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It is demonstrated that extremization of entropy production of stochastic representations of natural systems, performed at asymptotic times (zero or infinity) results in constant derivative of entropy in logarithmic time and, in turn, in Hurst-Kolmogorov processes. The constraints used include preservation of the mean, variance and lag-1 autocovariance at the observation time step, and an inequality relationship between conditional and unconditional entropy production, which is necessary to enable physical consistency. An example with real world data illustrates the plausibility of the findings.

Content uploaded by Demetris Koutsoyiannis

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All content in this area was uploaded by Demetris Koutsoyiannis on Nov 24, 2017

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... Hence, in complex systems the quantity that gets extremized is the entropy-or it could be the entropy production when time is involved (Koutsoyiannis, 2011b). As will be clarified in section 2.9, entropy is a fully stochastic concept. ...

... The next important step was made by Shannon (1948), who used a definition essentially similar to Planck's to describe the information content, which he also called entropy at von Neumann's suggestion (Robertson, 1993;Brissaud, 2005;Koutsoyiannis, 2011b). According to the latter definition, entropy is a probabilistic concept, a measure of information or, equivalently, uncertainty. ...

... In a stochastic process the change of uncertainty in time can be quantified by the entropy production, i.e. the time derivative of the entropy [ ( )] of the cumulative process ( ) (Koutsoyiannis, 2011b): ...

This is a working draft of a book in preparation.
Current version 0.4 – uploaded on ResearchGate on 25 January 2022.
(Earlier versions:
0.3 – uploaded on ResearchGate on 17 January 2022.
0.2 – uploaded on ResearchGate on 3 January 2022.
0.1 (initial) – uploaded on ResearchGate on 1 January 2022.)
Some stuff is copied from Koutsoyiannis (2021, https://www.researchgate.net/ publication/351081149).
Comments and suggestions will be greatly appreciated and acknowledged.

... The HK dynamics are also linked to the entropy maximization principle, and thus, to robust physical justification [8]. It is worth noting that the stochastic simulation of the HK dynamics is still a mathematical challenge [9] since it requires the explicit preservation of high-order moments in a vast range of scales [10,11], affecting both the intermittent (fractal) behavior in small scales [12] and the dependence in extremes [13]. ...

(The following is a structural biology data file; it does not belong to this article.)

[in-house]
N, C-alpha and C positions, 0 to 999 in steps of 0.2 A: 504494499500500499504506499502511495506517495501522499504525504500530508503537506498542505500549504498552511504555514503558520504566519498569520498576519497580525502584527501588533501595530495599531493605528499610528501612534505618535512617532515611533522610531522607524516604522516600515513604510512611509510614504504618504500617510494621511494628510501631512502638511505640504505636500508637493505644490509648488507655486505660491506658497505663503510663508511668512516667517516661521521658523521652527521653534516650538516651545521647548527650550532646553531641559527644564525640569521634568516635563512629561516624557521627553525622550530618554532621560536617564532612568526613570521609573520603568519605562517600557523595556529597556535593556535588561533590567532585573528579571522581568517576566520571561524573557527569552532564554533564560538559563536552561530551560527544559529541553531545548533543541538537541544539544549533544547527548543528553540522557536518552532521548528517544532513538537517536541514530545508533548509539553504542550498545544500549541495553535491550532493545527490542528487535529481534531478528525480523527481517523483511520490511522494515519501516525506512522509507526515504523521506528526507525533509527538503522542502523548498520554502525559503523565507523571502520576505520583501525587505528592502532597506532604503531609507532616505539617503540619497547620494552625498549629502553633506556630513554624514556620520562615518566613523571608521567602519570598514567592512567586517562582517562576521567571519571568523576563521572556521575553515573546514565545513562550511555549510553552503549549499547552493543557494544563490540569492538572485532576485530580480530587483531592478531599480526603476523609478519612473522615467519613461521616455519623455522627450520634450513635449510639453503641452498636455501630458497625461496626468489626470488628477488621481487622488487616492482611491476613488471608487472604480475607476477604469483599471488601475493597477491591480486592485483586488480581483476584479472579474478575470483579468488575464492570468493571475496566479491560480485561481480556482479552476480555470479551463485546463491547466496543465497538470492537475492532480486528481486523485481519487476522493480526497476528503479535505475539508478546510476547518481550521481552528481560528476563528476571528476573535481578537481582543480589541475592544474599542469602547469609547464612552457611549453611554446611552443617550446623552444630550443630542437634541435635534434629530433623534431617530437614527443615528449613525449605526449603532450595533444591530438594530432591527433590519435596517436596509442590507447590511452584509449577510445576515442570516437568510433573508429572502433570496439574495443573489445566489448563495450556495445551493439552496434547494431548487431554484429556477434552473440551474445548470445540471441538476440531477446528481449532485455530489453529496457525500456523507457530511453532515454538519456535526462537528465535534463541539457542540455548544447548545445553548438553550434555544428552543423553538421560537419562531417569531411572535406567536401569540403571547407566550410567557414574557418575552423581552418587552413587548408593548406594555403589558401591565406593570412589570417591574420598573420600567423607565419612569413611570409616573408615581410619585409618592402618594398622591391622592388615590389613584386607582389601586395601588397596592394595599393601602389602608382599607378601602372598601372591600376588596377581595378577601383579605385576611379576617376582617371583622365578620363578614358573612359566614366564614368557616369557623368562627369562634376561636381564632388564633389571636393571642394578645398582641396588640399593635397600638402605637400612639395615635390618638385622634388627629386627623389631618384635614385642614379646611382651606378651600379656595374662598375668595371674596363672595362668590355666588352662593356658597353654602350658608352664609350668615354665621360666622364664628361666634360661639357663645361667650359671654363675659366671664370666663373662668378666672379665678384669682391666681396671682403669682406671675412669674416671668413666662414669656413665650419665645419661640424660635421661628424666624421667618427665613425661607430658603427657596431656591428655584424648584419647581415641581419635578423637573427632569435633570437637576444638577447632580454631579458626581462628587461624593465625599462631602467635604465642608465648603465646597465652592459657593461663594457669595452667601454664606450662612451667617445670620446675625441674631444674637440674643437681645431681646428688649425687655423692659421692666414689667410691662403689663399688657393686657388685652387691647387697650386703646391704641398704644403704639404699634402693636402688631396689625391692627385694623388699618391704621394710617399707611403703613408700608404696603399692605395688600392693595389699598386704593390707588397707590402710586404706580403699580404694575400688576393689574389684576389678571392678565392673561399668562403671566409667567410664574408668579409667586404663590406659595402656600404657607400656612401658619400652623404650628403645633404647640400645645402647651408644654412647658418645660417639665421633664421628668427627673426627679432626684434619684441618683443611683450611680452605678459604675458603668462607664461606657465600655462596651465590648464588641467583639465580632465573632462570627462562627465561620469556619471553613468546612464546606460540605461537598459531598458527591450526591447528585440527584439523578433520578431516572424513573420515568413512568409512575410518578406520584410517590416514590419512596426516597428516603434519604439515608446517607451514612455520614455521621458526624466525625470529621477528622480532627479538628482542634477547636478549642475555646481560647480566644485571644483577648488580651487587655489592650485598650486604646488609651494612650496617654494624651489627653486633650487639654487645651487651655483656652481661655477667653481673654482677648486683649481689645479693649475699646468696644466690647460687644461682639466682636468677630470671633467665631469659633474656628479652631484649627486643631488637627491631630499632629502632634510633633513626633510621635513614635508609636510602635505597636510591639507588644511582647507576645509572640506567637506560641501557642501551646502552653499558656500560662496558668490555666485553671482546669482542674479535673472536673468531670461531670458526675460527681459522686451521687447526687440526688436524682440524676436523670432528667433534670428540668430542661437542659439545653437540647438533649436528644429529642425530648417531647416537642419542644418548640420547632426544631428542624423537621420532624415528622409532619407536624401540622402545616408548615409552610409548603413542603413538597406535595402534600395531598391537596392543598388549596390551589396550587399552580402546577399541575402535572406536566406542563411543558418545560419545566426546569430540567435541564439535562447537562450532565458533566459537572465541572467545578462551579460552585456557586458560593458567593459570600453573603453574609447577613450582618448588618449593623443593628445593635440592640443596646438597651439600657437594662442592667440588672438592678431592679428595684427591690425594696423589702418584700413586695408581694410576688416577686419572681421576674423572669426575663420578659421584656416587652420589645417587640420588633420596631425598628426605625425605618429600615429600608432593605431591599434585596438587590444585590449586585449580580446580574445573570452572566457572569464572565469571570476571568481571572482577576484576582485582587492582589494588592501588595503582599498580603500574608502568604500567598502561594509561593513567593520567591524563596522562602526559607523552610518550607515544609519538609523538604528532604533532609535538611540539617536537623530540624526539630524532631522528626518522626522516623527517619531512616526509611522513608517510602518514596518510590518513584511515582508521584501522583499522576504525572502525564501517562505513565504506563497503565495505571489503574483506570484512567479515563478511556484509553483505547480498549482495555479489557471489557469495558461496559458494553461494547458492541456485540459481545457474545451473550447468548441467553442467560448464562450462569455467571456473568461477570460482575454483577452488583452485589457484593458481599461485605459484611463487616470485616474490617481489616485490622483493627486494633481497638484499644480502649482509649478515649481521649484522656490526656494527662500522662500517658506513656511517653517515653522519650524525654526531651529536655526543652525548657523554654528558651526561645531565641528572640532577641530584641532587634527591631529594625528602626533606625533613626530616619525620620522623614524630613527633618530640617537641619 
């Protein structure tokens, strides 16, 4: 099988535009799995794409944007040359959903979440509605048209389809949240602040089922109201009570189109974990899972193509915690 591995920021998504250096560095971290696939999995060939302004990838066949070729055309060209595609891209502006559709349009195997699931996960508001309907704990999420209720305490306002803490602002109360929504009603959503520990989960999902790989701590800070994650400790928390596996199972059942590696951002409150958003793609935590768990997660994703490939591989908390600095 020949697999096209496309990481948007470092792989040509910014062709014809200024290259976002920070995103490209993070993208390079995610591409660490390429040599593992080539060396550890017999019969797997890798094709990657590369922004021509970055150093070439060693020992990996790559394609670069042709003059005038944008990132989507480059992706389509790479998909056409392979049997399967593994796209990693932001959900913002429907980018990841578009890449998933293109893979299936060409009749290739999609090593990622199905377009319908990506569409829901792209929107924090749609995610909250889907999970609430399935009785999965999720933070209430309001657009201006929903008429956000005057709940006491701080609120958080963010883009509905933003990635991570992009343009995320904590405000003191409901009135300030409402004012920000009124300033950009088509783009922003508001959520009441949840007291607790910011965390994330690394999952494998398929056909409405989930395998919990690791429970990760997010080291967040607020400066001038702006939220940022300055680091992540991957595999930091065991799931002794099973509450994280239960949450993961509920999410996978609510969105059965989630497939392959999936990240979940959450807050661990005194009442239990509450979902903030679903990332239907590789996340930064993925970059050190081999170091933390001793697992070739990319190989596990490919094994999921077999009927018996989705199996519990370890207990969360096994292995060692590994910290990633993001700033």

... depicts the scaled images at scales k = 2,4,8,16,20,25,40,50, 80, 100 and 200, which are used to calculate the 2D climacogram. Encyclopedia 2021, 1, Benchmark of image analysis, the evolution of the universe[68]: (a) 500 million years after Big Bang image with faint clustering, average brightness 0.45; (b) 5000 million years after Big Bang image with clustering, average brightness 0.37; (c) 10,000 million years after Big Bang image with intense clustering, average brightness 0.33. ...

The stochastic analysis in the scale domain (instead of the traditional lag or frequency domains) is introduced as a robust means to identify, model and simulate the Hurst–Kolmogorov (HK) dynamics, ranging from small (fractal) to large scales exhibiting the clustering behavior (else known as the Hurst phenomenon or long-range dependence). The HK clustering is an attribute of a multidimensional (1D, 2D, etc.) spatio-temporal stationary stochastic process with an arbitrary marginal distribution function, and a fractal behavior on small spatio-temporal scales of the dependence structure and a power-type on large scales, yielding a high probability of low- or high-magnitude events to group together in space and time. This behavior is preferably analyzed through the second-order statistics, and in the scale domain, by the stochastic metric of the climacogram, i.e., the variance of the averaged spatio-temporal process vs. spatio-temporal scale.

... Data from [5,6]. 58 59 Figure 2. Relative frequency of appearances of the indicated key phrases in the article title, ab- 60 stract and keywords of about 70 million articles written in English, which are contained in the 61 Scopus database [7] up to year 2020. 62 Out of its physical and stochastic context, the term "entropy" is typically used meta- 63 phorically and hence its meaning becomes ambiguous or diverse. ...

... 195 The next important step was made by Shannon in 1948 [58]. Shannon used an essen-196 tially similar, albeit more general, entropy definition to describe the information content, 197 which he also called entropy at von Neumann's suggestion [59][60][61]. According to the latter 198 definition, entropy is a probabilistic concept, a measure of information or, equivalently, 199 uncertainty. ...

While entropy was introduced in the second half of the 19th century in the international vocabulary as a scientific term, in the 20th century it became common in colloquial use. Popular imagination has loaded “entropy” with almost every negative quality in the universe, in life and in society, with a dominant meaning of disorder and disorganization. Exploring the history of the term and many different approaches on it, we show that entropy has a universal stochastic definition which is not disorder. The accompanying principle of maximum entropy, which lies behind the Second Law, gives explanatory and inferential power to the concept and promotes entropy as the mother of creativity and evolution. As social sciences are often contaminated by subjectivity and ideological influences, we try to explore whether the maximum entropy, applied to the distribution of wealth quantified by annual income, can give an objective description. Using publicly available income data, we show that the income distribution is consistent with the principle of the maximum entropy. The increase of entropy is associated to increase of society’s wealth yet a standardized form of en-tropy can be used to quantify inequality. Historically, technology has played a major role in de-velopment and increase of the entropy of income. Such findings are contrary to the theories of ecological economics and other theories which use the term entropy in a Malthusian perspective.